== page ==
Flying back from Corpus at 6am from the Third Coast National in Corpus Christ (link to this article is at the end of this post), and after a brief sleep at home, my family and I got ready to attend the opening reception for Dia de los Muertos at the Bath House Cultural Center, in White Rock Lake, Dallas. This is another modern space that I love to walk around, and especially to exhibit it. It has an earthed, old feel to it, partly I am sure emanating from the old, 1920s building that houses it (the old Bath House). Outside, the large terrace overlooks the edge of the lake, and inside it has large, flexible spaces that are used for art, theater and fairs.
The curator of this space is Enrique Cervantes (who, incidentally, has just kindly agreed to be one of the jurors for the non-profit, city-funded Plano Art Assocation’s spring “125” show – I am the VP of the PAA, and am co-organizing this exhibit. We are thrilled he will be working with us). This is another show that exceeds expectations, and I thoroughly enjoyed the diversity of styles and modes of expression that the artists had used.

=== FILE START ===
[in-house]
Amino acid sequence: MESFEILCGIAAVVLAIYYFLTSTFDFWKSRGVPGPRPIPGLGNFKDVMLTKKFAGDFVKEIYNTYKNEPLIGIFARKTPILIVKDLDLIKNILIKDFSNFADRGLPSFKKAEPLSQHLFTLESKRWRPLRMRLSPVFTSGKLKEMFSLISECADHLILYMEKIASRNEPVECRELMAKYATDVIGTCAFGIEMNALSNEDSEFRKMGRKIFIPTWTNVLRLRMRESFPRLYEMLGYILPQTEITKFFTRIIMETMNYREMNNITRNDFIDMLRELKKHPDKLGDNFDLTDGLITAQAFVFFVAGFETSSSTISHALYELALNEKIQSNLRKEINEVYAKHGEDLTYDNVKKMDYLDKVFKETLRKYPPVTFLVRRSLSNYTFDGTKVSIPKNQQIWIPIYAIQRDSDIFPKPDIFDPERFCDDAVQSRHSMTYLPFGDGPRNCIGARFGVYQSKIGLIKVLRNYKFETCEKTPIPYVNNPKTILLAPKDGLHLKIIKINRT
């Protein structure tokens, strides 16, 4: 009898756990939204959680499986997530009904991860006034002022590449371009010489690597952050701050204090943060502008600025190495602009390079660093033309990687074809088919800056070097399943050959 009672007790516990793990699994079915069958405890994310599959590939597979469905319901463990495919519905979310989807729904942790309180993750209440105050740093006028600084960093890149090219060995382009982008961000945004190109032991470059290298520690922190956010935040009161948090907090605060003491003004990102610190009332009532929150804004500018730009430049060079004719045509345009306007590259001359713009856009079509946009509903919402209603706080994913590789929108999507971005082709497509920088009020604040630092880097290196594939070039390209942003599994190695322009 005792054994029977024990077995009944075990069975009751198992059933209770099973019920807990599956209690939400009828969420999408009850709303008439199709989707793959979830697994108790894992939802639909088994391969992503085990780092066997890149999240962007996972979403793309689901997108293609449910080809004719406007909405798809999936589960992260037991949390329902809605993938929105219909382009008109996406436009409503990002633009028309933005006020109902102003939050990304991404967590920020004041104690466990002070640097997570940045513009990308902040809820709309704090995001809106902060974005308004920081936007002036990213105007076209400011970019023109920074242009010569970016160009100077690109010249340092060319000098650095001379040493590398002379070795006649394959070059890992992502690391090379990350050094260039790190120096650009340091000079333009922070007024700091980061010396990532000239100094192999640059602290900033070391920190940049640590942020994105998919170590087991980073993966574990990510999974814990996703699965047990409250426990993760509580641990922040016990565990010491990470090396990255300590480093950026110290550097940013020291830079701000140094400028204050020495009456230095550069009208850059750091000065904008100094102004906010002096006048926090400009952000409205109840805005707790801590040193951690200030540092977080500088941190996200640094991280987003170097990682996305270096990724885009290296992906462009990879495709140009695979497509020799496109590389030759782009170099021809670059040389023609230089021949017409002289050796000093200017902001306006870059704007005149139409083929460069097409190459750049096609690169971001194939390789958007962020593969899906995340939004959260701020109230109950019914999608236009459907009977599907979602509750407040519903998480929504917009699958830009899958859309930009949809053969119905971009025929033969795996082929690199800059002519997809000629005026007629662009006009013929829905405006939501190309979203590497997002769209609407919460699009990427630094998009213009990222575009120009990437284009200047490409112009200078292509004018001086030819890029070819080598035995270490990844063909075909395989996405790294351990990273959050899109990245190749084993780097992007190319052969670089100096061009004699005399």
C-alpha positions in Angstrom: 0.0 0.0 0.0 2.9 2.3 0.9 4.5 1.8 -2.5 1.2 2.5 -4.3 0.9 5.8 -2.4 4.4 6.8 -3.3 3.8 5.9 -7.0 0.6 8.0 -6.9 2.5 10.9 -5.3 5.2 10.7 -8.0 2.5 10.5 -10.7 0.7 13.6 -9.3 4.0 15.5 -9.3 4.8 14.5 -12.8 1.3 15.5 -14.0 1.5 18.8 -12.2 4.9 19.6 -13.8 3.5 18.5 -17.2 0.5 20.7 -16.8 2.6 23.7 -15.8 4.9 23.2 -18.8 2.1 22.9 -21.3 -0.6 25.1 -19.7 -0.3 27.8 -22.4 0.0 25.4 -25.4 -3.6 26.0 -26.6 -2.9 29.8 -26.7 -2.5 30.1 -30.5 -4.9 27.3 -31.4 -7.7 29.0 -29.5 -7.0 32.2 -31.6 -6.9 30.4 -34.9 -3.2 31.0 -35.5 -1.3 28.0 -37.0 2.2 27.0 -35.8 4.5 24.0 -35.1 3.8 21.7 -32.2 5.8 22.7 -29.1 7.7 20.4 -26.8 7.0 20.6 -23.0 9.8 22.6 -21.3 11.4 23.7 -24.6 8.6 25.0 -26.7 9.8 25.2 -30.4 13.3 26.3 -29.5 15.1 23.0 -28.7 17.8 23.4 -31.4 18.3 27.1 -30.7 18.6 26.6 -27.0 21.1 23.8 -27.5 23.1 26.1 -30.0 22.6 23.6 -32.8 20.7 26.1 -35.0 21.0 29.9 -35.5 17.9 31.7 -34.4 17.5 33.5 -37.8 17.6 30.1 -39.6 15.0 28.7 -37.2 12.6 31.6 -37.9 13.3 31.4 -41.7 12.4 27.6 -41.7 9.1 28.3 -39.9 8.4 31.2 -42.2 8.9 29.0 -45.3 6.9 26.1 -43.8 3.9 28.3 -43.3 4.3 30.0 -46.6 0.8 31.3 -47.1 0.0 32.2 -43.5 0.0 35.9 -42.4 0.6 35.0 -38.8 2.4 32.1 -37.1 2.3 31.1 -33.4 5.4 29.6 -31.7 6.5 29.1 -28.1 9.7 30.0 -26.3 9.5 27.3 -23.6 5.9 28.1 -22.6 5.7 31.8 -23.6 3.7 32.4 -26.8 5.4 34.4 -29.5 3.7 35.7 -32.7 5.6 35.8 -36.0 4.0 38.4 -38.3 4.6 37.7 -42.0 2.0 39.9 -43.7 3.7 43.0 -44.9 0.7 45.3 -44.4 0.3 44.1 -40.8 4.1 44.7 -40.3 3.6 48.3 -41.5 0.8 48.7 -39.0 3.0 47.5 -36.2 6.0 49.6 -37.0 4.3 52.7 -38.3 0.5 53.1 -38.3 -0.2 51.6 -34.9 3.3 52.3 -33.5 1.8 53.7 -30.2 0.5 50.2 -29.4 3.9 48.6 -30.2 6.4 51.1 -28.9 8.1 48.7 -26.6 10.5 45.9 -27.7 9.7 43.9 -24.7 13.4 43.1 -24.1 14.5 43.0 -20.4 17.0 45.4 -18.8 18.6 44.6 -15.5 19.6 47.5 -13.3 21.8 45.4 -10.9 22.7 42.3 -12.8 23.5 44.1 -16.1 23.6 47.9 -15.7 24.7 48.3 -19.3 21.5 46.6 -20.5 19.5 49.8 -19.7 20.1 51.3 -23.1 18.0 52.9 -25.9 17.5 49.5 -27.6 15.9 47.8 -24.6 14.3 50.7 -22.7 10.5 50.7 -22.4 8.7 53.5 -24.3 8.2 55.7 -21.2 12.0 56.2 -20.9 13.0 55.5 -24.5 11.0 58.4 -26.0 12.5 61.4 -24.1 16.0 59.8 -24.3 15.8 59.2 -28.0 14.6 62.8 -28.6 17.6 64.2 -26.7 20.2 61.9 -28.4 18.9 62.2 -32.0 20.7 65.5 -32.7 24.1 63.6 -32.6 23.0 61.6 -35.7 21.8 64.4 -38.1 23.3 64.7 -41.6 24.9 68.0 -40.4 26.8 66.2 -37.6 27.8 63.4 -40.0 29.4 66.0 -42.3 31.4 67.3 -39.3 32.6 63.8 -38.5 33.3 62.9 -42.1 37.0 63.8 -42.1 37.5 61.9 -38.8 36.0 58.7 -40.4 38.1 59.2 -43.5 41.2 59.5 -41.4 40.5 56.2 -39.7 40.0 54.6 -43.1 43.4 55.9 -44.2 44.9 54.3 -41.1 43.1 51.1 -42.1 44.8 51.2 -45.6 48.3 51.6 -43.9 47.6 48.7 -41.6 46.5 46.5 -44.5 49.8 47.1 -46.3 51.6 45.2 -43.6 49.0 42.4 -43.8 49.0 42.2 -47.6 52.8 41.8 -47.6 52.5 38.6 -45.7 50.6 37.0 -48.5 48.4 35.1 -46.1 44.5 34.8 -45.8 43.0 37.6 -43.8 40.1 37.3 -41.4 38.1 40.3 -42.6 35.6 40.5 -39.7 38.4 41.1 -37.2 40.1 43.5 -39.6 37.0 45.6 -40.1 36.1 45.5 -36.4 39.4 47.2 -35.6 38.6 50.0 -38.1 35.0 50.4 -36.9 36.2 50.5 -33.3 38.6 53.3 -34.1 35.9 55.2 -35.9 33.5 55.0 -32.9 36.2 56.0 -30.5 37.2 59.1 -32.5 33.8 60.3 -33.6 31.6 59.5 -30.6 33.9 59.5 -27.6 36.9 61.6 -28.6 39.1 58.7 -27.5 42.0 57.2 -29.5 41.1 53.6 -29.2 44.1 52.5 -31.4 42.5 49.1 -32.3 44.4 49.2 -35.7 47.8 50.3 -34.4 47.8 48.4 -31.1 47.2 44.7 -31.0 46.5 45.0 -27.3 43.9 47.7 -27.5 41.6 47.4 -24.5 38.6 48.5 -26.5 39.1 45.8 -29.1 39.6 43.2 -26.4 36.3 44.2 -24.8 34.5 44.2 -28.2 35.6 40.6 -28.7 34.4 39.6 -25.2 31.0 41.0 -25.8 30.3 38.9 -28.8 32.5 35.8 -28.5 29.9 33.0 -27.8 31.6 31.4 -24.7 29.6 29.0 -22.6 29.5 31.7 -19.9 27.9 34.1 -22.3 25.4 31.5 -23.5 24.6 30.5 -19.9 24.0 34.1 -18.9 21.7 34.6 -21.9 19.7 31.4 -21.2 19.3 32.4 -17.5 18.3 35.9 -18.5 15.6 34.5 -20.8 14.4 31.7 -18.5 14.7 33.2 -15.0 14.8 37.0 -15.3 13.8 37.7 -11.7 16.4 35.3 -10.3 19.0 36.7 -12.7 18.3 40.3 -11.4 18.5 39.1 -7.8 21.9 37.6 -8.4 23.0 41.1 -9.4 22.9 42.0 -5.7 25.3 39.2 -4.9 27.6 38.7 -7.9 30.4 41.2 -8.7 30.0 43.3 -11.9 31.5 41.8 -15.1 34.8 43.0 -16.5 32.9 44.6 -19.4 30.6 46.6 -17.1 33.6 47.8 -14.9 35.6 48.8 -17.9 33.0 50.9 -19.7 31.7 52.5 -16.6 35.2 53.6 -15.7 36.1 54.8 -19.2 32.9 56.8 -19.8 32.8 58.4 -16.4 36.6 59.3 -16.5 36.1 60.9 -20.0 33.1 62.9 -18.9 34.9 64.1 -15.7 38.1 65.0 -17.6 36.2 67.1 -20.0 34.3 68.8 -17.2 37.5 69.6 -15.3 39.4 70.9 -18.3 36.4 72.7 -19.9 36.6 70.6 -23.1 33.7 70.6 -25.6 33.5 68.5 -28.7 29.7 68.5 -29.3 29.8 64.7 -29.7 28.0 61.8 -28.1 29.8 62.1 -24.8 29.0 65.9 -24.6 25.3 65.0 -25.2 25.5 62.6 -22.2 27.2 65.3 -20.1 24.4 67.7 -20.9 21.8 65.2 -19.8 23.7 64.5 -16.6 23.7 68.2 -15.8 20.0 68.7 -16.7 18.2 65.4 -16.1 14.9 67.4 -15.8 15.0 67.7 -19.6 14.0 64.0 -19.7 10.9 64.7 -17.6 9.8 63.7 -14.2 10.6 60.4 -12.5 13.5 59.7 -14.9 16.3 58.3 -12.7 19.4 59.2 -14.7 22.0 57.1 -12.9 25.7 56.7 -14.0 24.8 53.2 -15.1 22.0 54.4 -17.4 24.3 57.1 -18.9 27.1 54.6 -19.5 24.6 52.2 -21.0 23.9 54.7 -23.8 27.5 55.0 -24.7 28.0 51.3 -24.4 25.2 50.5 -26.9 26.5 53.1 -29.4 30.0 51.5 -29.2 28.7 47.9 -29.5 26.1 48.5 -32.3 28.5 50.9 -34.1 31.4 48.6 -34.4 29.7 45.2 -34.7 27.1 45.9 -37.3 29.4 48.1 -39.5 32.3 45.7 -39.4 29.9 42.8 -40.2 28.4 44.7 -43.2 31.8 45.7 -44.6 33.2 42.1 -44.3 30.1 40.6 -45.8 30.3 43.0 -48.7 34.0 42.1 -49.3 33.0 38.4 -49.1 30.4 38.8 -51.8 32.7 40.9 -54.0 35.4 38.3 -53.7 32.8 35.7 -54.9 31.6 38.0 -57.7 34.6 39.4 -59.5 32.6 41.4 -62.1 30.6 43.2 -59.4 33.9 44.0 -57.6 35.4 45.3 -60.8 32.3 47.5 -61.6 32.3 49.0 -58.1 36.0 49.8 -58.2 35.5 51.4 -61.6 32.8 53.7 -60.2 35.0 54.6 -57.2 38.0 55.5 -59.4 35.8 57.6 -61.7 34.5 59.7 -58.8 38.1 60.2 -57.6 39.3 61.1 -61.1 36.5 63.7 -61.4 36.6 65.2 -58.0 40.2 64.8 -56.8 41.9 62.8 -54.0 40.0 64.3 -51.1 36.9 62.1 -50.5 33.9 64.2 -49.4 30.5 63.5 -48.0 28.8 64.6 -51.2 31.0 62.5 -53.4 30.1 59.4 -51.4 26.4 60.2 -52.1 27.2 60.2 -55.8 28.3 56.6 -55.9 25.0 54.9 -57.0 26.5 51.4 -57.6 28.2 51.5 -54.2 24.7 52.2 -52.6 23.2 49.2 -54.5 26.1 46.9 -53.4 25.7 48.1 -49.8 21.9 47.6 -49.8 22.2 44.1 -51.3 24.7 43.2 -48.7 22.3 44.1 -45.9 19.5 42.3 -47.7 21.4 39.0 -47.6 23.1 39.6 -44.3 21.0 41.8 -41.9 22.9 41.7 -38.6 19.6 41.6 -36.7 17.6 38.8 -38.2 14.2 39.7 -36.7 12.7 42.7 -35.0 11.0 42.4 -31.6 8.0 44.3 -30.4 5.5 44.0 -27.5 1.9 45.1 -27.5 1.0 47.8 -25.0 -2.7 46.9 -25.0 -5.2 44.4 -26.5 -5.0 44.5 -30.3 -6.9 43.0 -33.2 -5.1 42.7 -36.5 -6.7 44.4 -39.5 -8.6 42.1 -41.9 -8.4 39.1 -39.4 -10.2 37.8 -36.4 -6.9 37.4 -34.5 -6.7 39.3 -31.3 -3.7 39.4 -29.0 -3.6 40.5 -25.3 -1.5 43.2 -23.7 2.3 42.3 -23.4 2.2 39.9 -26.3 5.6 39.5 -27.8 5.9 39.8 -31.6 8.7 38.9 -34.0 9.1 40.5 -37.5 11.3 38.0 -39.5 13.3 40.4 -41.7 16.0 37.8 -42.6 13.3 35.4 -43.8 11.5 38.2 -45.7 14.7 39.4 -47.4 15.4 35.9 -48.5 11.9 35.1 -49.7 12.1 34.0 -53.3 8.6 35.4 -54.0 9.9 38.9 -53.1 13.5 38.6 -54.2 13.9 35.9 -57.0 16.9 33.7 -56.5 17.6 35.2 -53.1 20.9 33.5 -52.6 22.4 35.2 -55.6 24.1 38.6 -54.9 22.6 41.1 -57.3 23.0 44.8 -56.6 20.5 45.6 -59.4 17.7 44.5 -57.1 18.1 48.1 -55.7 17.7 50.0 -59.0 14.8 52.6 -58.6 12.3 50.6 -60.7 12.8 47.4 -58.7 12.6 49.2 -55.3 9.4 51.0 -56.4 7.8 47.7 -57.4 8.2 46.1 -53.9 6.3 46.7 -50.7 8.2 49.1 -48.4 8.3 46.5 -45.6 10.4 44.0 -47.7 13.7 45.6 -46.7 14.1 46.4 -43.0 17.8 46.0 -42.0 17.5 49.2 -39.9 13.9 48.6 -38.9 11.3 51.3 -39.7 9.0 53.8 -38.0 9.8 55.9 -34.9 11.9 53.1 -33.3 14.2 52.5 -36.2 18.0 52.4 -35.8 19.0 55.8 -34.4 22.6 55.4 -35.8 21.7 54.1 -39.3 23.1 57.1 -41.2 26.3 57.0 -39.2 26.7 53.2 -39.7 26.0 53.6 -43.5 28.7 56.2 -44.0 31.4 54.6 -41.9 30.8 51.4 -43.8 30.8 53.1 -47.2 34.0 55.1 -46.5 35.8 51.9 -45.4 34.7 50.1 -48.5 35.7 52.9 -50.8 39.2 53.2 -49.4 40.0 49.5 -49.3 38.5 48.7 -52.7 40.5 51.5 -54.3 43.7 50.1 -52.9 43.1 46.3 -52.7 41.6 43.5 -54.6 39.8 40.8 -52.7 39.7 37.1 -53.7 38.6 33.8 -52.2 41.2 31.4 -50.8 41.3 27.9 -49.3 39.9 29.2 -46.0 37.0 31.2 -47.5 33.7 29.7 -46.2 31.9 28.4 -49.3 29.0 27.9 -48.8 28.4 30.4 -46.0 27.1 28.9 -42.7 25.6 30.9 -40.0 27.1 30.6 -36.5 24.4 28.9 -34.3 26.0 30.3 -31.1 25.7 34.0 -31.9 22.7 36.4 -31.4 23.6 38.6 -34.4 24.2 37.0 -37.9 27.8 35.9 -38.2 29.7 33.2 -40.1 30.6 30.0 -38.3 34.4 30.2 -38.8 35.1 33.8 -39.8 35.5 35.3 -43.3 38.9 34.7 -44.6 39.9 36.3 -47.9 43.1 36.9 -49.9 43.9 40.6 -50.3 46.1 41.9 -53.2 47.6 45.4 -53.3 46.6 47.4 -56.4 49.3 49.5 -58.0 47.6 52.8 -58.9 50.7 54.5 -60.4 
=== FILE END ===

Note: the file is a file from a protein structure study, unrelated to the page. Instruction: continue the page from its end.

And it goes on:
I had entered a work called “the Sleeper”, which is actually a self portrait that I painted based on photographs I took of myself in shadow, after midnight. The work symbolizes our birth out of pure energy from the Earth, like the beautiful Spring, sleeping, about to wake, a reference to pre-Christian British beliefs, as well as an exploration of mortality and birth.
You can still visit this exhibit until November 13th, when it closes. “The Sleeper” will be going to a new home with a collector the very next day.
Third Coast National, with Trenton Doyle Hancock